Ninjamurai owes much of its style and substance to arcade games and their console ports from the late 80s and early 90s. The most obvious comparison is Shinobi or even Strider but there is a little more to it than that. This is a PS Minis title that is, perhaps necessarily, light on exposition but quite impressively well stocked with gameplay.
The premise is simple enough. You’re a young ninja/samurai hybrid, sent from the monastery to combat a threat called the Black Armour militia. The plot is delivered via text speech pop ups in cut scenes and pre-level communication with your partner for the trip, Yukiko, who scouts ahead and generally makes you feel like you’ve got a bit of catching up to do. The storyline isn’t terribly advanced but then, why would it need to be?[drop]Each cut scene and level backdrop appears to have been painted in thick oils with a heavy brush. It’s an attractive style that works surprisingly well with the sparse animations and almost 16-bit style of the characters. The music is a kind of hybrid of excellent modern tunes made in an almost 16-bit style and the Sound Test option in the Extras menu allows you to enjoy the background music, and all other game sound effects, at your leisure.
The mechanics are more complex than I expected. Alongside the standard jump (and double-jump), close attack and ranged attack buttons you have the ability to change your stance and enter “Attack mode”. While in this mode you will deal out heavier attacks but lose the ability to double-jump, something which becomes more and more of a hindrance as you progress thanks to the extremely fast and slippery movement of the protagonist.
So frequent switching between the Attack and Jutsu (literally, skill) modes is required if you want to make it through the trickier levels. While in Jutsu mode you also have the ability to turn yourself invisible and sneak past or Jutsu kill enemies. This uses some of your chakra which refills a meter under your health bar as you progress and fight enemies. Only with a full chakra meter can you perform the stealthy Jutsu kills.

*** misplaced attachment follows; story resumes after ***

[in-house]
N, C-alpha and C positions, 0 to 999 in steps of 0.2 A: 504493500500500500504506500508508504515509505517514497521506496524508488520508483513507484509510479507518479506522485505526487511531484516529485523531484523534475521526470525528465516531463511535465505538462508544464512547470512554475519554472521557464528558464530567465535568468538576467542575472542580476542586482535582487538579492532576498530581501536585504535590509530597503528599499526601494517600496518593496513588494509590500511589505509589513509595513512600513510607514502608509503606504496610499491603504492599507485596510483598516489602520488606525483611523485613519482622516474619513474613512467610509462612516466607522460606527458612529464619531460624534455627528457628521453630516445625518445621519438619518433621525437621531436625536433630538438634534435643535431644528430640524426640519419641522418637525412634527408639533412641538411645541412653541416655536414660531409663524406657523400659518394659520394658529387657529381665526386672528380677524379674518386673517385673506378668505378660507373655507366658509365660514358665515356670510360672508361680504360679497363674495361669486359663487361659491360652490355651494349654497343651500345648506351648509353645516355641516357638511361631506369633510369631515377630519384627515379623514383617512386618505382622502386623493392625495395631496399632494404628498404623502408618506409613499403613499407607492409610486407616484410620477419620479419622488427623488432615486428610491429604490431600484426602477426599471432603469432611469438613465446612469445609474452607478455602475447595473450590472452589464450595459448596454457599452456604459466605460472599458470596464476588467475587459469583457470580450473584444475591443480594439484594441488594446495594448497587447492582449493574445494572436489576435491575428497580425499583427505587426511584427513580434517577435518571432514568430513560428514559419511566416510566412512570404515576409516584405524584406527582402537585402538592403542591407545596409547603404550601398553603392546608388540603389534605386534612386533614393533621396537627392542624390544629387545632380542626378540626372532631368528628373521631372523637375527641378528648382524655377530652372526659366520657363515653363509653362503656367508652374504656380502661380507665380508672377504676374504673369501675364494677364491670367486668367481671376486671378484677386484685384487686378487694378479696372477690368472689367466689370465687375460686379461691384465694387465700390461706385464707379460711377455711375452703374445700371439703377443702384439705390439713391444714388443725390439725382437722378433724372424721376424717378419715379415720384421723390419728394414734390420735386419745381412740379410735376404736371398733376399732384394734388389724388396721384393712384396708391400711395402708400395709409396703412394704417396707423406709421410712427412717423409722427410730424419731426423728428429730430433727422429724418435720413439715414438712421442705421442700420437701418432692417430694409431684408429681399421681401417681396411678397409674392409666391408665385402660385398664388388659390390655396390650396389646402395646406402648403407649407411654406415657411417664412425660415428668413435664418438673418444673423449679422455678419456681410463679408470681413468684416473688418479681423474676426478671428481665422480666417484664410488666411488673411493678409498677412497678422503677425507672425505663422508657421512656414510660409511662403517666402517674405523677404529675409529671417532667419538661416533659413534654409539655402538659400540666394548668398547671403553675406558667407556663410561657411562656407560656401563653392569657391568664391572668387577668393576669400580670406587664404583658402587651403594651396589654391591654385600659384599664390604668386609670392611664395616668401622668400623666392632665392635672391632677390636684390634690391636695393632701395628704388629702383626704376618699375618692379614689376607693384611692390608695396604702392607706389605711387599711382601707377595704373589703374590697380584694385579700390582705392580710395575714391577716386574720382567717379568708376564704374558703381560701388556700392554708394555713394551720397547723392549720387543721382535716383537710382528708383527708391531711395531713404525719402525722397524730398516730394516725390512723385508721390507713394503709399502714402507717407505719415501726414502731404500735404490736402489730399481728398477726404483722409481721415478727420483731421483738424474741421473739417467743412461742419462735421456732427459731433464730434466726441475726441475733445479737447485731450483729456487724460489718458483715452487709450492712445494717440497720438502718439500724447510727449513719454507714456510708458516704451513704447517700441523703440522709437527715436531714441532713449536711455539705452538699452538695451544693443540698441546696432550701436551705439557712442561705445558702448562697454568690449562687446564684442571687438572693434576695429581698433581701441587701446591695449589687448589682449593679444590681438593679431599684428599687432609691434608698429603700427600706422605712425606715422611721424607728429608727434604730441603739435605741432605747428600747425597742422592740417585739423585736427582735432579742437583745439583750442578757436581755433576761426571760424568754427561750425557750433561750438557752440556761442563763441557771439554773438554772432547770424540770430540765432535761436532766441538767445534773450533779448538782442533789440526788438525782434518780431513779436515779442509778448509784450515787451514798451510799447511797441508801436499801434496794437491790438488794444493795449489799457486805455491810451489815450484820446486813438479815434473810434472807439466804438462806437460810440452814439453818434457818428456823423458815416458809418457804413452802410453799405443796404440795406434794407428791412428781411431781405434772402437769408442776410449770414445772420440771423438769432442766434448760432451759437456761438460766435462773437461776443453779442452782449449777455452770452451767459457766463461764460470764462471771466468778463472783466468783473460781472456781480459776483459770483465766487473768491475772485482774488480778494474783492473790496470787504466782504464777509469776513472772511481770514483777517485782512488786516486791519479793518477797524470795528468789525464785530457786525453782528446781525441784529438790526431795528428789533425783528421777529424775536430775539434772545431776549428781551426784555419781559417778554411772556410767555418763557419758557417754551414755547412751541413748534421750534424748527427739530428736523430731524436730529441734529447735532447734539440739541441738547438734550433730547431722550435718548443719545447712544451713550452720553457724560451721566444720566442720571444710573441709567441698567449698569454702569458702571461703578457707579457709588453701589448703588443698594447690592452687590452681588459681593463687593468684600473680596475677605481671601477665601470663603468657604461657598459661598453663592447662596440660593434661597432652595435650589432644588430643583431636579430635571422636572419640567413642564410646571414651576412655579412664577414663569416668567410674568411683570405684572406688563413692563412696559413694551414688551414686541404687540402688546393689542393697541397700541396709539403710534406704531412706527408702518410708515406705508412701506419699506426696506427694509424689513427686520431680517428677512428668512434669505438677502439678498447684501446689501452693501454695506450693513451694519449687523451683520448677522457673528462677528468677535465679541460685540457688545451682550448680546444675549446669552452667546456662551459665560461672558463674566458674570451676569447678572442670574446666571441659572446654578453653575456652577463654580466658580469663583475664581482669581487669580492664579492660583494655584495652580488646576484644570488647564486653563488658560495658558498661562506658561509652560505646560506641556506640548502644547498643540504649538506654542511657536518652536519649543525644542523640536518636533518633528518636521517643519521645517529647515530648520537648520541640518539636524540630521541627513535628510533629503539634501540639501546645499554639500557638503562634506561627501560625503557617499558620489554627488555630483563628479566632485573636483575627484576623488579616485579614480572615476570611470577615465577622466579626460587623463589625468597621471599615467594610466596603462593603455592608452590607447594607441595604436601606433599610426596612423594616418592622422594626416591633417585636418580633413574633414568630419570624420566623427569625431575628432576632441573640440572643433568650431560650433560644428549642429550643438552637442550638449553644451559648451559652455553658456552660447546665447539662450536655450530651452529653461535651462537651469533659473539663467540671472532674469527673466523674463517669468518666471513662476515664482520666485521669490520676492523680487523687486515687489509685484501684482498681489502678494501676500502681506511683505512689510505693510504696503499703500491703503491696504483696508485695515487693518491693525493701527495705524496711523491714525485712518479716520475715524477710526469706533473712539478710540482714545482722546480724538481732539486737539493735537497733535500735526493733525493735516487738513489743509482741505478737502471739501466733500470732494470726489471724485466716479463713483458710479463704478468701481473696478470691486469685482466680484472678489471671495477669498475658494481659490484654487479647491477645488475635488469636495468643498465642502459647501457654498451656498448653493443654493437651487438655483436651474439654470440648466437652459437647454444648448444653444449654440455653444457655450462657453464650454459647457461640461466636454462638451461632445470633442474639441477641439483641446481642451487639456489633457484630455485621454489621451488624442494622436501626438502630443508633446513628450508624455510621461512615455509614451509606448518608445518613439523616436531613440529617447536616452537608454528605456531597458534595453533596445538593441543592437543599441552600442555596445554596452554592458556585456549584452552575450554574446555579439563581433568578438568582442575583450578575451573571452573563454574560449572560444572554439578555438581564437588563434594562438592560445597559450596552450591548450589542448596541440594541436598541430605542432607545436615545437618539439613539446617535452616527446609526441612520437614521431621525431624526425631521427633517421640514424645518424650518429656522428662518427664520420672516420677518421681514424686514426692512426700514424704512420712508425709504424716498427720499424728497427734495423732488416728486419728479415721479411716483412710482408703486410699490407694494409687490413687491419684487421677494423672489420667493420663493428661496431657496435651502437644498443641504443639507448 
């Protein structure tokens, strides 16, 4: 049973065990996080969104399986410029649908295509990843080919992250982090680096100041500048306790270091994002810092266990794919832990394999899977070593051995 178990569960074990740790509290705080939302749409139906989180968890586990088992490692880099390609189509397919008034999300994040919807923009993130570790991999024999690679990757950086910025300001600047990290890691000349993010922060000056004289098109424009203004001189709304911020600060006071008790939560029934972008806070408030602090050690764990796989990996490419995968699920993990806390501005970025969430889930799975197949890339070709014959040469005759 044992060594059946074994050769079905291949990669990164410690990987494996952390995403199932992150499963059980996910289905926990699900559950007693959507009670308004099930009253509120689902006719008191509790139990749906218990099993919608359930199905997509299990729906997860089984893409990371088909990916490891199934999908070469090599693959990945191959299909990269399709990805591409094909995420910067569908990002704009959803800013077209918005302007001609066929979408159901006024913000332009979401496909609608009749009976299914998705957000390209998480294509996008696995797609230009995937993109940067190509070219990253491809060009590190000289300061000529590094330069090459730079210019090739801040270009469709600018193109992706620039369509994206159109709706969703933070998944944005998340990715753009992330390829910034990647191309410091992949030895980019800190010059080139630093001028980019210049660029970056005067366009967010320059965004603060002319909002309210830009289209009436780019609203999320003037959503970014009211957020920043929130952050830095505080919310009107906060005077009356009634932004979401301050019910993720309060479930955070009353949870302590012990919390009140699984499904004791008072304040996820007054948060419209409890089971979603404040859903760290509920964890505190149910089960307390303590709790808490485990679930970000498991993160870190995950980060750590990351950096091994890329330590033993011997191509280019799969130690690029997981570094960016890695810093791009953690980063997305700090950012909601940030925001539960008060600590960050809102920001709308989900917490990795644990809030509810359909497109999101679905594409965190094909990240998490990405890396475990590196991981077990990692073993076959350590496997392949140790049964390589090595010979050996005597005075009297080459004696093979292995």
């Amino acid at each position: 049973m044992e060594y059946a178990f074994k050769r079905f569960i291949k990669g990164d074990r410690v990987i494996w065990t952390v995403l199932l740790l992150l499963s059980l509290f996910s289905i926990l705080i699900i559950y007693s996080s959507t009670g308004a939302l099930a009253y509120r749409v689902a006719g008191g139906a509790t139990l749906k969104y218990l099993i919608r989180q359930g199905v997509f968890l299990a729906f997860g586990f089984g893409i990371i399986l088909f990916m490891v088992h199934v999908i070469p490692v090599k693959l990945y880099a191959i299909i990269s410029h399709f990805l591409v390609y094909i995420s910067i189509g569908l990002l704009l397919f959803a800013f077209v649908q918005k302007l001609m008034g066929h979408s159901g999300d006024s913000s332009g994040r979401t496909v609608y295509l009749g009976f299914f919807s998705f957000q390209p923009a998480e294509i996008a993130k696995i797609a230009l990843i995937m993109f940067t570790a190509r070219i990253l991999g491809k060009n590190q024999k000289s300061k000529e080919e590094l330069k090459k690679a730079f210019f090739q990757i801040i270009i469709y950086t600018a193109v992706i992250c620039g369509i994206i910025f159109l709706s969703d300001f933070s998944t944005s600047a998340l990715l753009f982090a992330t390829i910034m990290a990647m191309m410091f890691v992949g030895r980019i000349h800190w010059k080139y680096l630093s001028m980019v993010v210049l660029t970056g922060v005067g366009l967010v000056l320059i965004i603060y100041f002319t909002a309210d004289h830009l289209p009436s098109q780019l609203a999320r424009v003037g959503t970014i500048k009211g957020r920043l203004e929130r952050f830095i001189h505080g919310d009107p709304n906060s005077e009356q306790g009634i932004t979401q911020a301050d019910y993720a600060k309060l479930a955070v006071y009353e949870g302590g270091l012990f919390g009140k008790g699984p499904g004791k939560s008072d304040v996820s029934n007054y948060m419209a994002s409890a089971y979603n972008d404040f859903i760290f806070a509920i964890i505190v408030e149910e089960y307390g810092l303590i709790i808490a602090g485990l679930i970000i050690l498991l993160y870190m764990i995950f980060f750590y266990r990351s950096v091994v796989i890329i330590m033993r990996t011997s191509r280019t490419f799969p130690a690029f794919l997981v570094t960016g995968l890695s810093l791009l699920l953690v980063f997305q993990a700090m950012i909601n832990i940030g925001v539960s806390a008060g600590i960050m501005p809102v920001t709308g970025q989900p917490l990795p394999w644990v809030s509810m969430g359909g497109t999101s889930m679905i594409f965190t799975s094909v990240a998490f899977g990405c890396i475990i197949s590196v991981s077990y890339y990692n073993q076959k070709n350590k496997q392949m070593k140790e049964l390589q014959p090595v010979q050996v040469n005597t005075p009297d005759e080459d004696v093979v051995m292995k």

Dotted around each platform-heavy level are collectibles which give you another throwing knife or replenish your health. You may also encounter thirteen hidden packages which unlock goodies for your second or third playthrough. Completing story mode opens up a Survival mode and the Time Attack mode will also open further levels as you progress through the story.
At the completion of each level, you’re given stats to show how well you performed. Your grade (A, B, etc.) and rank are decided based upon the time you took, the enemies you killed and the collectibles you found.[drop2]The level design deserves some special attention. It’s built against the painterly backdrops using floating platforms sliding slopes and jutting walls with bottomless falls either side. This has a distinctly old fashioned feel to it but that’s not a criticism at all. The controls are such that you will likely run yourself through spikes and off ledges multiple times but that’s an important element to the gameplay. The fact that there is no handholding – no directional arrow or level map to warn you that this blind jump isn’t going to end well – is all part of the risk/reward mechanic of the game. You need to risk jumping into that gap between buildings or you may never find the hidden packages.
Ninjamurai is a much more complex game than it would be reasonable to expect from a mid-priced PS Minis game (£2.49 in the UK PS Store). The art style, level design and music are all very accomplished and although the animations and narrative are less well developed, that all adds to the charm of the game.
- A lot of game for your money.
- Looks great and sounds even better.
- Superb level design, if you can live with not being guided through every step.
- Encourages multiple playthroughs and Time Attack adds longevity.
- Sometimes frustrating checkpointing.
- Movement can be tricky to get used to.
Ninjamurai is not a brawler. The combat takes a back seat to the platforming but both elements will need to be mastered to get the most out of this packed little game. Progress through levels is difficult enough but getting your times down or completing the game on the most difficult setting is going to prove very tricky indeed.
The 16-bit sensibilities are the game’s defining characteristic. It’s those sensibilities which provide the biggest frustration: unforgiving checkpointing but also the many positives: sound, style and mechanics. In spite of its occasional frustrations, Ninjamurai is one of the most compelling PSP games released this year. The fact that it’s a Minis game, at that price point, just make it all the more enticing.